A man who set himself on fire outside the Sydney office of the Department of Immigration and Border Protection forced the evacuation of about 50 people seeking passports and left bystanders with nightmare memories.
A witness, who asked not to be identified, said she remains haunted by the sound of his agony as the flames took hold.
“He was screaming in pain – wailing, agony, uncontrolled screaming,” she told AAP.
The man, believed to be in his 30s and described by witnesses as being of Middle Eastern appearance, doused himself in petrol on Lee Street near Central Station about 1.30pm on Friday.
Police negotiated with him for up to 10 minutes before he ignored their pleas and ignited his fuel-soaked clothes.
A police officer who had armed himself with a fire extinguisher during the tense standoff ran to his side and doused the flames engulfing the man’s lower body.
“He was yelling and was completely crazy,” bystander Claude Evans told The Daily Telegraph. “Police did everything they could.”
Another witness told the Nine Network he was screaming, “I want to stay!”
A series of CCTV images shows the man at first sitting with his back against a ramp leading to the office building’s entrance while police stand warily to one side.
A second image, captured seconds later, records an orange glow around his thighs as the flames erupt.
The NSW Fire and Rescue hosed the man down to dilute the petrol after police doused the fire. The man suffered superficial burns to his thighs and is being treated in hospital.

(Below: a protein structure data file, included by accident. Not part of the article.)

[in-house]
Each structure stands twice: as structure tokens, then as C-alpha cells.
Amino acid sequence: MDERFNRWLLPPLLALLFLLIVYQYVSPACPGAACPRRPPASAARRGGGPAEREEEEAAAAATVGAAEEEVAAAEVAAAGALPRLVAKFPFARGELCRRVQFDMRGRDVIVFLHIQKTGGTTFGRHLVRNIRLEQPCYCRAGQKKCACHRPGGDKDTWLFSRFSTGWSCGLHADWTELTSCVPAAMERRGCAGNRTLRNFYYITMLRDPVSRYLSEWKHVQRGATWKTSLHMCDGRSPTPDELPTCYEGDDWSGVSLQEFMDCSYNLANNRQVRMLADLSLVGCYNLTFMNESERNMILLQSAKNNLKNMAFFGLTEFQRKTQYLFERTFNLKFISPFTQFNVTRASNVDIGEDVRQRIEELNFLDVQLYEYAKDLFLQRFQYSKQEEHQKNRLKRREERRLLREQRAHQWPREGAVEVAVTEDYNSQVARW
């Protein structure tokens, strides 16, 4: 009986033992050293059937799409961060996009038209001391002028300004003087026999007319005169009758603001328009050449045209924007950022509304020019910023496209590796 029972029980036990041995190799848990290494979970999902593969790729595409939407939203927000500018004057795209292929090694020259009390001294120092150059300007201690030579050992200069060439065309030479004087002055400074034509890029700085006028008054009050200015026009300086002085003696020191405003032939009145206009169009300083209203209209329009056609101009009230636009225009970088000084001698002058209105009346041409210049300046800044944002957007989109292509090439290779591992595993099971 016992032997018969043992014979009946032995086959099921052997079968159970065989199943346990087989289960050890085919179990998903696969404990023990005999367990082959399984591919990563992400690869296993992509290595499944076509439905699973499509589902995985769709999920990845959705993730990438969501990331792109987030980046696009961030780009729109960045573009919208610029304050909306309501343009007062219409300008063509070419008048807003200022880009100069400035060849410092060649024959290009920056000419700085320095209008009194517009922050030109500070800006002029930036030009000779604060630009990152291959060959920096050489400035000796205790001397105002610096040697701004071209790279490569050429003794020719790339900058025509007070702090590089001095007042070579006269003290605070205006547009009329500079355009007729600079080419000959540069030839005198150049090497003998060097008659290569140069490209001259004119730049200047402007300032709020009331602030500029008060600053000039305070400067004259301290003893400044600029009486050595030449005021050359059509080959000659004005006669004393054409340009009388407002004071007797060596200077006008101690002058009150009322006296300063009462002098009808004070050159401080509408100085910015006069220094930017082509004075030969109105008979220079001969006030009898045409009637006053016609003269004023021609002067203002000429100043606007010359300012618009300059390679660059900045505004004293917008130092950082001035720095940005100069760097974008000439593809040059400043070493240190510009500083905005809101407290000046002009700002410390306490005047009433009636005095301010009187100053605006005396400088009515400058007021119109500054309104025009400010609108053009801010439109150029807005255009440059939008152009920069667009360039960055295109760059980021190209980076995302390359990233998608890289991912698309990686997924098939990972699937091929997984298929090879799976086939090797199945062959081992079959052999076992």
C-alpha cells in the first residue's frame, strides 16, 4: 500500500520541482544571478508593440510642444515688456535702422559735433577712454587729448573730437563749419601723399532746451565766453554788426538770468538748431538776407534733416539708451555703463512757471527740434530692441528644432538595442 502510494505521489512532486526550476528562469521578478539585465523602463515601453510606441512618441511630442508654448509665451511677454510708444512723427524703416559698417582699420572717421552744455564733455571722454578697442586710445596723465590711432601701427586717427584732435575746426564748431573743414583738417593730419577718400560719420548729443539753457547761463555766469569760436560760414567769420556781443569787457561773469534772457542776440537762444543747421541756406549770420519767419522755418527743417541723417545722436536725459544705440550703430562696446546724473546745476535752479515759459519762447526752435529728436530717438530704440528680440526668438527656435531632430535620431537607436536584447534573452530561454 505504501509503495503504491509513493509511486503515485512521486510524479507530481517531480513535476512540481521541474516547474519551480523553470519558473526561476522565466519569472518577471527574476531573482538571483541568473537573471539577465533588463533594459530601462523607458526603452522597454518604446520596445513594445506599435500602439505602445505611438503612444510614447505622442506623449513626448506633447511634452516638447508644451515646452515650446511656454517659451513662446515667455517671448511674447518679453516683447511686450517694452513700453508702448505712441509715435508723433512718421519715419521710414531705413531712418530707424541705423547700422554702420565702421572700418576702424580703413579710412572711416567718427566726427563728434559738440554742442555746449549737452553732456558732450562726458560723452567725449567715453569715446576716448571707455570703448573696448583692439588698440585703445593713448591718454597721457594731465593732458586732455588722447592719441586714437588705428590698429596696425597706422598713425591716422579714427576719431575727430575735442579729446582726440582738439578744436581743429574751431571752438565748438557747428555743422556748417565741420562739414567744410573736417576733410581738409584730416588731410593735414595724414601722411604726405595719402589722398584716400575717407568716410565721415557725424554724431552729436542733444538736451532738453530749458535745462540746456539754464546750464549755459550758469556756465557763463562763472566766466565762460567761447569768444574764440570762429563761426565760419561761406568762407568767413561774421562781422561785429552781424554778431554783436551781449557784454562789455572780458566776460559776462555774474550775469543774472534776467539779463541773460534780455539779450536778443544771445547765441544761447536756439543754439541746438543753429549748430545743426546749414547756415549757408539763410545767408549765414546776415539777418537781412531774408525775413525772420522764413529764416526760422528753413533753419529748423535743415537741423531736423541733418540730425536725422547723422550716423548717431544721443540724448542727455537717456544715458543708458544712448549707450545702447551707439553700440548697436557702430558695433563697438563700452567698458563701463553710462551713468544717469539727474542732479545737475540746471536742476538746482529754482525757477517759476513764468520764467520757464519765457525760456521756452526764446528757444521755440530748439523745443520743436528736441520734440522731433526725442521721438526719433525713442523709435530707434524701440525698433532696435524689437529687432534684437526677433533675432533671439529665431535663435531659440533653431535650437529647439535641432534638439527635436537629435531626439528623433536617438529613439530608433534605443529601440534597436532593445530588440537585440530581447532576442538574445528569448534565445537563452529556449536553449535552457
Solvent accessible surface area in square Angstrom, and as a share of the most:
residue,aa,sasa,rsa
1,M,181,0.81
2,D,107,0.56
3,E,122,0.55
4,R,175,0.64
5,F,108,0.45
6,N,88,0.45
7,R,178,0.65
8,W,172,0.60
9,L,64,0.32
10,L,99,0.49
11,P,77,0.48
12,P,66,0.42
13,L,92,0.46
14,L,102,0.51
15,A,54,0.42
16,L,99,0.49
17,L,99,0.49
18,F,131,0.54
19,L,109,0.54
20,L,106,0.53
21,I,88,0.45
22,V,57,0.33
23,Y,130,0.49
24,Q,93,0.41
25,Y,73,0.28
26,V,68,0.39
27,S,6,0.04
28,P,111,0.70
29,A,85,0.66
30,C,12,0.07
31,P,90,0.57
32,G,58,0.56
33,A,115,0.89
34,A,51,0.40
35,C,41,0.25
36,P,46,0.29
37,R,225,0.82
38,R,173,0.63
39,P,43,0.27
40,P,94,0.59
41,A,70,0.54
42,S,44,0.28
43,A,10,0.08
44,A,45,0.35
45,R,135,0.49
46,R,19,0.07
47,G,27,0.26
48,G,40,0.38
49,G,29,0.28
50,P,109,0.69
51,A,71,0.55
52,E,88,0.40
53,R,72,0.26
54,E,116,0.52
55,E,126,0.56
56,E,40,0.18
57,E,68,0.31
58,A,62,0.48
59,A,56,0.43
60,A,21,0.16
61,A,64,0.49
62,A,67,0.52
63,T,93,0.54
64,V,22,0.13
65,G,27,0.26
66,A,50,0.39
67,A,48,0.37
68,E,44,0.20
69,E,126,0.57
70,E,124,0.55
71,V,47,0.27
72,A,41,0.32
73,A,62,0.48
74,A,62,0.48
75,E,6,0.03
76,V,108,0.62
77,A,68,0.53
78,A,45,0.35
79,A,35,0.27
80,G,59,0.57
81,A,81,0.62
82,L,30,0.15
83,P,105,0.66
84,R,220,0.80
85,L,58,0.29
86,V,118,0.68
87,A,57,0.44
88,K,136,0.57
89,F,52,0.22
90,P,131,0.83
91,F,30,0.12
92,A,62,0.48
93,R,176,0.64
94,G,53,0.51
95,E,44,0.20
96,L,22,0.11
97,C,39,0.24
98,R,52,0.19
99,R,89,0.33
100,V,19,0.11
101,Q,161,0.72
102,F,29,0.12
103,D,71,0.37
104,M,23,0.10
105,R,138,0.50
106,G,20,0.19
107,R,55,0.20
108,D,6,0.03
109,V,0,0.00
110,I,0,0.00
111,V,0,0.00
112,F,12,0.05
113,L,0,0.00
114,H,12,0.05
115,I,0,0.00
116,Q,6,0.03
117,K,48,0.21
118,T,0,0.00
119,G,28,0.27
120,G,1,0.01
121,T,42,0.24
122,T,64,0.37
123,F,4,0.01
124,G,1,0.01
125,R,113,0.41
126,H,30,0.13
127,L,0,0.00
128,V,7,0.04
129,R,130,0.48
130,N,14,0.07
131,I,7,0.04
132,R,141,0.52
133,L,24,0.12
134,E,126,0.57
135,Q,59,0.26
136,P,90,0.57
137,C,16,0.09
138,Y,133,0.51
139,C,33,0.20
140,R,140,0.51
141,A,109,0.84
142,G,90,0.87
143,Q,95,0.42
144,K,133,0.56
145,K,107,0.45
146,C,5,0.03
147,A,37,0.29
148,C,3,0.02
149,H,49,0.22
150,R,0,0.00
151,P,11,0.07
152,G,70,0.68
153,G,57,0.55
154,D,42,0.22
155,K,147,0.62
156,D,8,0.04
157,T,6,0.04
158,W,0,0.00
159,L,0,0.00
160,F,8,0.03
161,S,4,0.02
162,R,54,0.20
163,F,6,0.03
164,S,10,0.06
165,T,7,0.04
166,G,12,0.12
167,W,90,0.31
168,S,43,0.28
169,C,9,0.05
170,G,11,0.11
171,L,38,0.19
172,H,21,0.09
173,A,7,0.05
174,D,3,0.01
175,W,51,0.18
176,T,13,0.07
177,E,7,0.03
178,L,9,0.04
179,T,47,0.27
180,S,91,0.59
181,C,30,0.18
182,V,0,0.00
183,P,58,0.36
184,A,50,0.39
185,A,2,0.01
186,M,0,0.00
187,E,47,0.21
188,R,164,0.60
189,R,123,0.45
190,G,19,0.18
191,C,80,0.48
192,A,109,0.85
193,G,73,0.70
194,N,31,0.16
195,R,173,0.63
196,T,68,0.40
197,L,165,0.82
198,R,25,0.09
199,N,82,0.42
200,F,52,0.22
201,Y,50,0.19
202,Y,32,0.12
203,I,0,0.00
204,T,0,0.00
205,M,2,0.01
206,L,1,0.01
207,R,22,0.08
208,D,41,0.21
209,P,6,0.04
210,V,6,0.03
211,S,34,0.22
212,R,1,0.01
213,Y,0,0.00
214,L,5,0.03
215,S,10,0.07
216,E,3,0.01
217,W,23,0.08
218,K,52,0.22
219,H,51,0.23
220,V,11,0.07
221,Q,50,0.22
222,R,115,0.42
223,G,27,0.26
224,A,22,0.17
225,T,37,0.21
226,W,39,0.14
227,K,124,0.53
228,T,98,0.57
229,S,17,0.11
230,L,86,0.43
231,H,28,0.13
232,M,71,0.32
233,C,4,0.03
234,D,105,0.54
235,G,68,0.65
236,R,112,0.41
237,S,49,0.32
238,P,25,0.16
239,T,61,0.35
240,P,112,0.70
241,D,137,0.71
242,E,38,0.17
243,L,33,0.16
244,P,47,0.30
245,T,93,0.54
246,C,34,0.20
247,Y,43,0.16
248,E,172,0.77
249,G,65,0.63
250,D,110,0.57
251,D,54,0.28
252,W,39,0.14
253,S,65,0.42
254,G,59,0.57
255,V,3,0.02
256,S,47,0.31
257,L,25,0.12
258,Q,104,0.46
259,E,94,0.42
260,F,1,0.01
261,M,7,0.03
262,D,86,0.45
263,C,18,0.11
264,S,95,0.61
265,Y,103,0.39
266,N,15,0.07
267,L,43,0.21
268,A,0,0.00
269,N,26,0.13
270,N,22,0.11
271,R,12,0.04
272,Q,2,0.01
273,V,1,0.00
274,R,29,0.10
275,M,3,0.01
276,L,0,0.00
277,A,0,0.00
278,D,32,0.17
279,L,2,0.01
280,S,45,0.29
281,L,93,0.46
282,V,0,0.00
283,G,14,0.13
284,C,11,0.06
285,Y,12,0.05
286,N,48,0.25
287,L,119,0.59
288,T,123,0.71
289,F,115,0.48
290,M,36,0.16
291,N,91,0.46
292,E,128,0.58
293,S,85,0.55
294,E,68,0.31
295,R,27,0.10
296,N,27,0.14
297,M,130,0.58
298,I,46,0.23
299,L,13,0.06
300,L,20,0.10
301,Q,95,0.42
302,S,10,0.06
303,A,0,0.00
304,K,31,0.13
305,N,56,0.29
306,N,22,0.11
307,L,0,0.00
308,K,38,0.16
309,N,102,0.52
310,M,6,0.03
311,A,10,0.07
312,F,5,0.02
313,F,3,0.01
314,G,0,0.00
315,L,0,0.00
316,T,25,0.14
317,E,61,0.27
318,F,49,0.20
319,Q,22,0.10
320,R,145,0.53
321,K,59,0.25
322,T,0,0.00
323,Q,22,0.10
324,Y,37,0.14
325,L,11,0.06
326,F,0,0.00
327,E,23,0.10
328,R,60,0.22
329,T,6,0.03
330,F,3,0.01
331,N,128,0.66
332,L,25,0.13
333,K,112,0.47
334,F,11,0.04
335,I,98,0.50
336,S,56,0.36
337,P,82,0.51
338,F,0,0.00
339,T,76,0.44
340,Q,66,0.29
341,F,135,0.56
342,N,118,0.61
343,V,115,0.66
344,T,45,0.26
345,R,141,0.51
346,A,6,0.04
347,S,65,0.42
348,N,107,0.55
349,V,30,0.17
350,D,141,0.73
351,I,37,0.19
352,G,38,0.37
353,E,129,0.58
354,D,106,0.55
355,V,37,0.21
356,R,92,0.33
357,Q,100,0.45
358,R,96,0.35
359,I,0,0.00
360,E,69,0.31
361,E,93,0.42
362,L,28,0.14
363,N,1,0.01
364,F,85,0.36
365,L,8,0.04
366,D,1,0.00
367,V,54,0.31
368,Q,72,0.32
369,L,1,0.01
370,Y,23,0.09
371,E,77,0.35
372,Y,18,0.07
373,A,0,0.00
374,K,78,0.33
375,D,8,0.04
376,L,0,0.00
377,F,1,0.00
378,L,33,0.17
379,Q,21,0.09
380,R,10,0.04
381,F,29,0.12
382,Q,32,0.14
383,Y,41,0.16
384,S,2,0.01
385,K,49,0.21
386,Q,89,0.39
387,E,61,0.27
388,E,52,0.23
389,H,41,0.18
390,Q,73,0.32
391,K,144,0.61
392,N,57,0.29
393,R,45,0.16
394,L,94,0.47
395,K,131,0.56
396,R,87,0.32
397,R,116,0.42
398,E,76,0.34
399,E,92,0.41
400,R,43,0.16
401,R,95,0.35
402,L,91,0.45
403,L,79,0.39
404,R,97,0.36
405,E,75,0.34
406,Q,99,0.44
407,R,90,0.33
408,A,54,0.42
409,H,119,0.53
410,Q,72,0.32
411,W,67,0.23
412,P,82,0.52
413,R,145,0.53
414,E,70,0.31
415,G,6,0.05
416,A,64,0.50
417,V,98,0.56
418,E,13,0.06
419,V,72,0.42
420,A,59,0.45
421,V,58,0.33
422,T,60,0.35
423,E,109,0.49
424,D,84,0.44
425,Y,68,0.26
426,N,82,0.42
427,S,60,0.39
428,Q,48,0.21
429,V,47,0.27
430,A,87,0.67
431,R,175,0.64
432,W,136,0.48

Detective Superintendent David Donohue declined to detail the man’s background or grievance, apart from describing him as “a deeply disturbed and upset individual” and saying “he was known to police.”
“I’m not at liberty to discuss what his issues were, but he was protesting at the Immigration Department this afternoon, and he’s a person who suffers mental illness,” the detective told reporters in Sydney.
“As you’d appreciate, this could have been a lot worse had police not acted so quickly and put him out,” he said.
“At its highest, he would have killed himself.”
Det Supt Donohue said the man was unlikely to face charges.
“We’re more concerned about his mental health status and we’ll be treating it as such,” he said.
- Readers seeking support and information about suicide prevention can contact Lifeline on 13 11 14 or Suicide Call Back Service 1300 659 467.